Leading theologians have criticised the closure of a university's post-graduate theology and ministry programme as “deeply regrettable”.
The decision to shut down the influential theology and ministry courses at King's College London was taken, according to the university, for financial reasons in order to make the department “viable” for the long term.
The move came after the appointment of Alister McGrath, former chair of theology, ministry and education, to be Andreos Idreos professor of science and religion at the University of Oxford.
Another key departure was Dr Anna Rowlands, appointed as a lecturer in contemporary Catholic theology and deputy director of the Centre for Catholic Studies at Durham University, who formerly lectured in political and moral theology on the programme.
Around 120 postgraduate students studied for taught doctorates or an MA on the theology and ministry programme at King's. The existing students will continue their courses in the Department of Theology and Religious Studies.
Alumni of King's include Archbishop Desmond Tutu and the former Archbishop of Canterbury, Lord Carey of Clifton.
Dr Rowlands, who is currently working on three projects related to Catholic social teaching, including forced migration and the financial crisis, said: "Something irreplaceable has been lost. This course attracted a very significant constituency of younger Christians who were actively involved in politics and social justice work. It gave them an encounter with the breadth of Christian and political social thought, including Catholic social teaching. Many of these students are London-based and work in major organisations such as the civil service, media and Christian charities. These were students who genuinely wanted to do theology and make a difference to their organisations. No course can fill the gap."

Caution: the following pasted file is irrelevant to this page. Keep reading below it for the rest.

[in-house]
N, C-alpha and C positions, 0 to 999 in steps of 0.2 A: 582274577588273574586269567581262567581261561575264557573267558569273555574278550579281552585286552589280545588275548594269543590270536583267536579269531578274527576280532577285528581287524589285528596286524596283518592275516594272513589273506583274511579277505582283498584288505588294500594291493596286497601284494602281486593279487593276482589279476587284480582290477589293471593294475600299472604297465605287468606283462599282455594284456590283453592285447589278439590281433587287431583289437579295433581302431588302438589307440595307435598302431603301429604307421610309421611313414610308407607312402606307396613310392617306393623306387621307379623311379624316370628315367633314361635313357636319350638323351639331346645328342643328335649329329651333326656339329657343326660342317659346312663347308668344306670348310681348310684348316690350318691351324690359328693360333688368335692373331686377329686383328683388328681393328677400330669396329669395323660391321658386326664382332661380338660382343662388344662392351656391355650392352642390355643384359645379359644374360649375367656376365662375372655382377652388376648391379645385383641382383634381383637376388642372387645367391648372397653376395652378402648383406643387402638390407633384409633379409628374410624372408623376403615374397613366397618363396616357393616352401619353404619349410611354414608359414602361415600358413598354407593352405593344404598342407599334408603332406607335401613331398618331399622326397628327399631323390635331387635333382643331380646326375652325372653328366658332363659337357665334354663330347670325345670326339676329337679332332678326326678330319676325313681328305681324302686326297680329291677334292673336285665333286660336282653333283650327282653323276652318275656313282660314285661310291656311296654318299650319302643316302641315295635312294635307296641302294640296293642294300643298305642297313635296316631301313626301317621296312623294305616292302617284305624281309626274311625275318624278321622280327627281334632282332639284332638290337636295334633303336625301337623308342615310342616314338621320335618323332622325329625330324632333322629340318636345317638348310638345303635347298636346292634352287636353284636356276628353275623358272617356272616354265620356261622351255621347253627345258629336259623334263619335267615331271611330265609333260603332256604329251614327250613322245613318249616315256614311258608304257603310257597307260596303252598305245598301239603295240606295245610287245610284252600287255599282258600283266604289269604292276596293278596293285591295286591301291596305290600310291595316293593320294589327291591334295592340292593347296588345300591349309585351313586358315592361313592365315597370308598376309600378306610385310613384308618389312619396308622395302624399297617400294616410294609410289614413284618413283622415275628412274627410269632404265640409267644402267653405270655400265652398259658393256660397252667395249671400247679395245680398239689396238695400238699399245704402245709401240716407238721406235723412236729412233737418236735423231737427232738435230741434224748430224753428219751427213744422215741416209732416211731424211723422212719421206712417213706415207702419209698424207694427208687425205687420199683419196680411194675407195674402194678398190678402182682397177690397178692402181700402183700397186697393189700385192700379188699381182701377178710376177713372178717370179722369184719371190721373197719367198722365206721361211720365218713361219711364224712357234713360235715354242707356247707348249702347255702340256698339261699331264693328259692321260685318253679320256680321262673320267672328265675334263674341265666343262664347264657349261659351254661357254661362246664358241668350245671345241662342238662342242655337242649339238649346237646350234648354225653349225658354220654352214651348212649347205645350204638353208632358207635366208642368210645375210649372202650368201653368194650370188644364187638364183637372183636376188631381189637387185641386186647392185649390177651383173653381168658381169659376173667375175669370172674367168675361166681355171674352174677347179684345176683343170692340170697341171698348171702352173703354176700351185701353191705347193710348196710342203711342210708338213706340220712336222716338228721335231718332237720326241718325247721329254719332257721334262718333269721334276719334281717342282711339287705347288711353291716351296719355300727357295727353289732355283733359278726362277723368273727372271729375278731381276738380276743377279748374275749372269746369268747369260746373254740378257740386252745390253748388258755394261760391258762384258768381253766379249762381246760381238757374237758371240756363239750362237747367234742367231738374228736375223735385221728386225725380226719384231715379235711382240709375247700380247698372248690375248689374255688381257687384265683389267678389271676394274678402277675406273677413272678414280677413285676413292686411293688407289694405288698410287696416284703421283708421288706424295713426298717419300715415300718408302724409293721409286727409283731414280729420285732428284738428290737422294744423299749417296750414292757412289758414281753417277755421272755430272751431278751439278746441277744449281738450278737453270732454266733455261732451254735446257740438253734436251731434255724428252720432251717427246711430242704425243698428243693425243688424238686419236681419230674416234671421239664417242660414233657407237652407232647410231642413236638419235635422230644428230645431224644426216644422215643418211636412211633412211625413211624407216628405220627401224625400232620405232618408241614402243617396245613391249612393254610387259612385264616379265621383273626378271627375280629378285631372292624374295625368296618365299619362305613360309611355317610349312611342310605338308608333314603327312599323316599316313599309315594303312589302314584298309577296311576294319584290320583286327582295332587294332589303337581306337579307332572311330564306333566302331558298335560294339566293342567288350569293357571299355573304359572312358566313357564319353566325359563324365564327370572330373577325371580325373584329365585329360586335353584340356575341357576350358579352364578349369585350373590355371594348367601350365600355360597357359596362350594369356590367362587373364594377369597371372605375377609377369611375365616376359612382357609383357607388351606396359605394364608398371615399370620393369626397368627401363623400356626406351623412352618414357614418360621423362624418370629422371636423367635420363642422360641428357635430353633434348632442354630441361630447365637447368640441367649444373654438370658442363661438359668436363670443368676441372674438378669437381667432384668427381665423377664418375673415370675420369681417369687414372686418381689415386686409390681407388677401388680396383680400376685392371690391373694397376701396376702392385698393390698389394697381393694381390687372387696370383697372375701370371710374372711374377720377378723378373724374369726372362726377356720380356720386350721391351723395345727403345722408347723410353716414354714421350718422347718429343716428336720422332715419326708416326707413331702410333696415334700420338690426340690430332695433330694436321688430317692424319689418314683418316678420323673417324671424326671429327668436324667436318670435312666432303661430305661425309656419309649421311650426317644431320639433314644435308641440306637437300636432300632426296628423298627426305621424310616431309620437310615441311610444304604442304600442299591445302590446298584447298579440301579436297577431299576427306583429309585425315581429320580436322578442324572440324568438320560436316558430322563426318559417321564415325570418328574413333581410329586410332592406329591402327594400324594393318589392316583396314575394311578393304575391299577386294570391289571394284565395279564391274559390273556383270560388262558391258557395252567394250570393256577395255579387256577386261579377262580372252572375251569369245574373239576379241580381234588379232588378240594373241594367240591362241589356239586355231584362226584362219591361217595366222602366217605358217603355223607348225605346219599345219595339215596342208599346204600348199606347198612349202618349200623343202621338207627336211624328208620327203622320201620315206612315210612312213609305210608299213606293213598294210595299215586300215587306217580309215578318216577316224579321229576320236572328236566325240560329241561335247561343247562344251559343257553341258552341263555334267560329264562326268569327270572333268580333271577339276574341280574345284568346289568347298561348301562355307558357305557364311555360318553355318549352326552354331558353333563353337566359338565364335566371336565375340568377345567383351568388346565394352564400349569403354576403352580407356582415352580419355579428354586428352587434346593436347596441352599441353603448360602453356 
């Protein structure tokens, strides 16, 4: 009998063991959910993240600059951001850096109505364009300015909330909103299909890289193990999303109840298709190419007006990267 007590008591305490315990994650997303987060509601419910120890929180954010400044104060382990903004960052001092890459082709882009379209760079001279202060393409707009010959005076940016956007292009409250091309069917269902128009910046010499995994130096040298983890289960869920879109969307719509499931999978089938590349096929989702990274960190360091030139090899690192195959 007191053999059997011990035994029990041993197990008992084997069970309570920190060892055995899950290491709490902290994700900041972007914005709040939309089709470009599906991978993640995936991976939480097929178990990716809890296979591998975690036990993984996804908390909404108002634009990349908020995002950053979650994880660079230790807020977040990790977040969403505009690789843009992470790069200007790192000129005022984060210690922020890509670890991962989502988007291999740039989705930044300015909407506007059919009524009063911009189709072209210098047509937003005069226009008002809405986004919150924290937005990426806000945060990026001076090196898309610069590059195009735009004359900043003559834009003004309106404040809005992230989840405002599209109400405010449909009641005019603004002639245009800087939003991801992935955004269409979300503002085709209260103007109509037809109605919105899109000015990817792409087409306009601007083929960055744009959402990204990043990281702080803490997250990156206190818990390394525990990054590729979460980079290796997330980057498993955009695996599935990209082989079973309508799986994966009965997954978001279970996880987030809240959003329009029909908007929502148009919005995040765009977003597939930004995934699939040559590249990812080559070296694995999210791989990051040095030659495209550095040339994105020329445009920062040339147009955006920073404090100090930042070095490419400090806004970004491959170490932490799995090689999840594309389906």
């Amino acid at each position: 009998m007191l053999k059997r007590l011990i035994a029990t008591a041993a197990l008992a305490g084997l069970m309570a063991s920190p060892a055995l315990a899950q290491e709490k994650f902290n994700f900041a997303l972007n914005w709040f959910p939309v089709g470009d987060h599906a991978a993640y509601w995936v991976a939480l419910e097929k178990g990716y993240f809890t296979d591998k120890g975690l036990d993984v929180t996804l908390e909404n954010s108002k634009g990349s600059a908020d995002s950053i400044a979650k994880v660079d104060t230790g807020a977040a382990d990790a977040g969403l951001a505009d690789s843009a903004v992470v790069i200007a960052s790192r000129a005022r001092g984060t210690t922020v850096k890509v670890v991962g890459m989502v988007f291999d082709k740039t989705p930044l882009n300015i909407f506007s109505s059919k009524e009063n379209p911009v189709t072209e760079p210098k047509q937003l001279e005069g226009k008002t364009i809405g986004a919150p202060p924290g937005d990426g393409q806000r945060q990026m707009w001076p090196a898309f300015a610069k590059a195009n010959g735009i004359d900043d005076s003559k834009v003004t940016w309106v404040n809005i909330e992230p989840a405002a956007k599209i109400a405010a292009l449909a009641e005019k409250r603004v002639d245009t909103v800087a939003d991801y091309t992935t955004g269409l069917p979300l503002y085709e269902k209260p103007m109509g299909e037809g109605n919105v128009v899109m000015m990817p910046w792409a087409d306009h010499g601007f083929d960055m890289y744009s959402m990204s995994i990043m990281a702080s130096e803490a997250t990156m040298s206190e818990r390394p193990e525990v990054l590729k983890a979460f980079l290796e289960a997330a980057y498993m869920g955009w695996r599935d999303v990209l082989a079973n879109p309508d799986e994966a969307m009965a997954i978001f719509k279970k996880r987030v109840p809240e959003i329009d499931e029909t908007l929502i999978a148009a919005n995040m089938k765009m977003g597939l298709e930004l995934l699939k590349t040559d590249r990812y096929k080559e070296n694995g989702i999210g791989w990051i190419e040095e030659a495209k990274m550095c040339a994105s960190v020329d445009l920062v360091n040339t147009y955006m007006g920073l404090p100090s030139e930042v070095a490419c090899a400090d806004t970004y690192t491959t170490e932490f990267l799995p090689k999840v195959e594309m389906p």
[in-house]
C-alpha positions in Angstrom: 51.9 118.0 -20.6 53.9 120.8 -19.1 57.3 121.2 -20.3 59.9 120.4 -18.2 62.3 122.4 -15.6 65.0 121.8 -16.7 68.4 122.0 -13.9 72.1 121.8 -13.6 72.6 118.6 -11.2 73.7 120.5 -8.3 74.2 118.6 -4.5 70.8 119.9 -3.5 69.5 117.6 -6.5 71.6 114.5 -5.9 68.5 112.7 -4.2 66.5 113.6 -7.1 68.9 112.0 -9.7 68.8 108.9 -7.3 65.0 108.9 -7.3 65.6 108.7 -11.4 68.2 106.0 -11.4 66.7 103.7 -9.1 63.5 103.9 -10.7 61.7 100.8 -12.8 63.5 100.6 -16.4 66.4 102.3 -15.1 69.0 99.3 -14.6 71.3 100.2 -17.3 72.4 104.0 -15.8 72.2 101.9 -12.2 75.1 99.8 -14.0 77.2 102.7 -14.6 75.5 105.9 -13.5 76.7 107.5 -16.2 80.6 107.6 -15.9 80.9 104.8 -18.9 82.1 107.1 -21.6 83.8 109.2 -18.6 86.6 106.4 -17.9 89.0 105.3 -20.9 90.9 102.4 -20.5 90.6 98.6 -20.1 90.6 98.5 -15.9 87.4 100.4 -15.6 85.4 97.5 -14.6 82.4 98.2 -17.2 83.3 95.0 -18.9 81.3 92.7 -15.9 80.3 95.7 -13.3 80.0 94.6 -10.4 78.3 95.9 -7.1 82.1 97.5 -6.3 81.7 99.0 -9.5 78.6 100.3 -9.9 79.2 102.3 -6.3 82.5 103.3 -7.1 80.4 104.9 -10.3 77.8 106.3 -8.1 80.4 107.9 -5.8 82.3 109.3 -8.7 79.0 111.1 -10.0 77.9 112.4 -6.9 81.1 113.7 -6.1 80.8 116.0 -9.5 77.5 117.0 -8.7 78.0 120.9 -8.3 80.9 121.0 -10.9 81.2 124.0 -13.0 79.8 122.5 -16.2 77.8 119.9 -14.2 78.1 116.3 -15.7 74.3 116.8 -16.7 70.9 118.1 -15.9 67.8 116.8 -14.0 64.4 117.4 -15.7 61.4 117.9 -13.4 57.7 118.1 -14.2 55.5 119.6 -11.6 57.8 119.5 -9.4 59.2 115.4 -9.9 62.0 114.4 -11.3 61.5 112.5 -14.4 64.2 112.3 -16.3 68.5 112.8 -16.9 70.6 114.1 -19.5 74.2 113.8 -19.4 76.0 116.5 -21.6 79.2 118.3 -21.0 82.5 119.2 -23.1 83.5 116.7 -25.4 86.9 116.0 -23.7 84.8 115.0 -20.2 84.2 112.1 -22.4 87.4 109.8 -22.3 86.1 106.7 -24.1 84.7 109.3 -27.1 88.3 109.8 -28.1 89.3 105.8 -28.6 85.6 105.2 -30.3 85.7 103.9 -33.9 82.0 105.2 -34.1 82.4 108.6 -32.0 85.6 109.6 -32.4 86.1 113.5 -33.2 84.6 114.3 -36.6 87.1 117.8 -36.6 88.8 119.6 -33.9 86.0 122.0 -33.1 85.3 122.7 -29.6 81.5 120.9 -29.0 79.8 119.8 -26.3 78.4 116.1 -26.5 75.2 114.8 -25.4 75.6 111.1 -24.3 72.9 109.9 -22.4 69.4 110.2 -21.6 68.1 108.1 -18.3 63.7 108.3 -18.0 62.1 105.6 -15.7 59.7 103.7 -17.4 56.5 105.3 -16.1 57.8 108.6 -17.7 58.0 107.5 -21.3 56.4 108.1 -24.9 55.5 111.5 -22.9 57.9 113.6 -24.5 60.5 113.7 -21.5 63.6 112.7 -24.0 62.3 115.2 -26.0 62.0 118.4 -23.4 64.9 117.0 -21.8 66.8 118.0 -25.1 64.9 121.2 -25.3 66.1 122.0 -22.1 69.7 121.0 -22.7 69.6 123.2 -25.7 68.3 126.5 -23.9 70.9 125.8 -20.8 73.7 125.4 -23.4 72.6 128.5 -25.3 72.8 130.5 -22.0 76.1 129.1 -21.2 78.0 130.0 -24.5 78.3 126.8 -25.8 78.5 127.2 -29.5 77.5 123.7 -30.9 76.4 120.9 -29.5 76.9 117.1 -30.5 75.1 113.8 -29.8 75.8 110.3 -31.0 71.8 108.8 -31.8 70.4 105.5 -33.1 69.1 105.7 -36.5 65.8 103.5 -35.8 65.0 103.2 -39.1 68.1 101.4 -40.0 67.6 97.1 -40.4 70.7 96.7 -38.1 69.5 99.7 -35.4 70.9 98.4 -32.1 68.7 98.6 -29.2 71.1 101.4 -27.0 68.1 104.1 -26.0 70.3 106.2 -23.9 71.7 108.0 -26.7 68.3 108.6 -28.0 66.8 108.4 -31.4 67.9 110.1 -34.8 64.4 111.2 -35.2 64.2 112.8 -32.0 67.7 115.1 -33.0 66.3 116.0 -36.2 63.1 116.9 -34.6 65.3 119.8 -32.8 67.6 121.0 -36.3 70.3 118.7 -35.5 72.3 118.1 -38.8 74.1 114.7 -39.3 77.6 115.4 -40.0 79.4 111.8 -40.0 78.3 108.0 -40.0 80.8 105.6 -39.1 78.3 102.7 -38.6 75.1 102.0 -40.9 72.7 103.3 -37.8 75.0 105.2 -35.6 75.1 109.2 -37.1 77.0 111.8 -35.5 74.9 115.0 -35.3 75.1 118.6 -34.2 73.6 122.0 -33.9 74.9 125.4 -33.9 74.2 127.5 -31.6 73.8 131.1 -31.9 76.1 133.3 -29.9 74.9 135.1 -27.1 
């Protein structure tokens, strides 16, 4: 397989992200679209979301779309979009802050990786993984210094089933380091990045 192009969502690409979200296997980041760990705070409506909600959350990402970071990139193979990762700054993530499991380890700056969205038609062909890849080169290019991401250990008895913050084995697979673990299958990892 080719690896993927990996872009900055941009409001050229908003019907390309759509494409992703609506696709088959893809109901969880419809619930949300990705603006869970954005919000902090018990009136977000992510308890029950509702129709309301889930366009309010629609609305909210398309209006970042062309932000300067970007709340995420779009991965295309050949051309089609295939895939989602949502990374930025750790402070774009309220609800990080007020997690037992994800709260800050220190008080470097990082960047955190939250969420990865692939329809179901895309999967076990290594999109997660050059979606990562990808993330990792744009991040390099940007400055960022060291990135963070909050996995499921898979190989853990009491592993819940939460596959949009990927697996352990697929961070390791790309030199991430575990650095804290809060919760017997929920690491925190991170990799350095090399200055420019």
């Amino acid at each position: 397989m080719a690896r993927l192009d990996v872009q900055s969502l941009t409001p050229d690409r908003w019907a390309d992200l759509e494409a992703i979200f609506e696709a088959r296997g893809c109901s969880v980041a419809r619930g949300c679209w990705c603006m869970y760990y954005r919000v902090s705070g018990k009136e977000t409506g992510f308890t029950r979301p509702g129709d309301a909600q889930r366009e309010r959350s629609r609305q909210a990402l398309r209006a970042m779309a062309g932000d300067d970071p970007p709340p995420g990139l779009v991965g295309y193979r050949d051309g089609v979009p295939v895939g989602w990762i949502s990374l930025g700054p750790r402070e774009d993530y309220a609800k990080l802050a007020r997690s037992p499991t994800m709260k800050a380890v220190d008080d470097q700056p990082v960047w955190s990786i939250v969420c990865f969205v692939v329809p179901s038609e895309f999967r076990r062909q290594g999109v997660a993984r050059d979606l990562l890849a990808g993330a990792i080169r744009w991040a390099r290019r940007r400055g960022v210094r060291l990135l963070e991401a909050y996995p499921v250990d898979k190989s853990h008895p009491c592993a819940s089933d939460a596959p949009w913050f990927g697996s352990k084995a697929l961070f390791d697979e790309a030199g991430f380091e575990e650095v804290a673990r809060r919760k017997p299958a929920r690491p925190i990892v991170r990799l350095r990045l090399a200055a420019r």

Professor McGrath said: "I learned with great sadness of the closure of the theology and ministry course. I believe it was one of the best in the land. It contributed very significantly to the intellectual and pastoral well-being of the churches. I do not think the decision is reversible, but it is deeply regrettable."
There is concern in academic circles that theology courses may be squeezed due to the financial pressures universities are coming under. The move to end the course at King’s comes after it was revealed that Heythrop College, a specialist philosophy and theology institute, is talks about a “strategic partnership” with St Mary’s University, Twickenham (see below).
A King’s College London spokesperson said: "Following a strategic review of the department of education and professional studies in autumn 2013, options for refocusing the activities of the Department were considered in order to develop a more cohesive and specialised identity around core areas of strength. The aim of this was to secure a more sustainable financial base to support the longer-term viability of the department. We had to make some difficult decisions in formulating the proposals, including the potential closure of a small number of programmes, including our theology and ministry programmes.
"A formal consultation process was undertaken and the decision made in June 2014 to close the theology and ministry programmes. We are fully committed to ensuring that current students continue to receive appropriate levels of supervisory support and are taking all possible steps to ensure minimal disruption to their studies." She said the department of theology and religious studies will now oversee and support the development of the continuing students.
Above: Dr Anna Rowlands. Photo: Mazur/catholicchurch.org.uk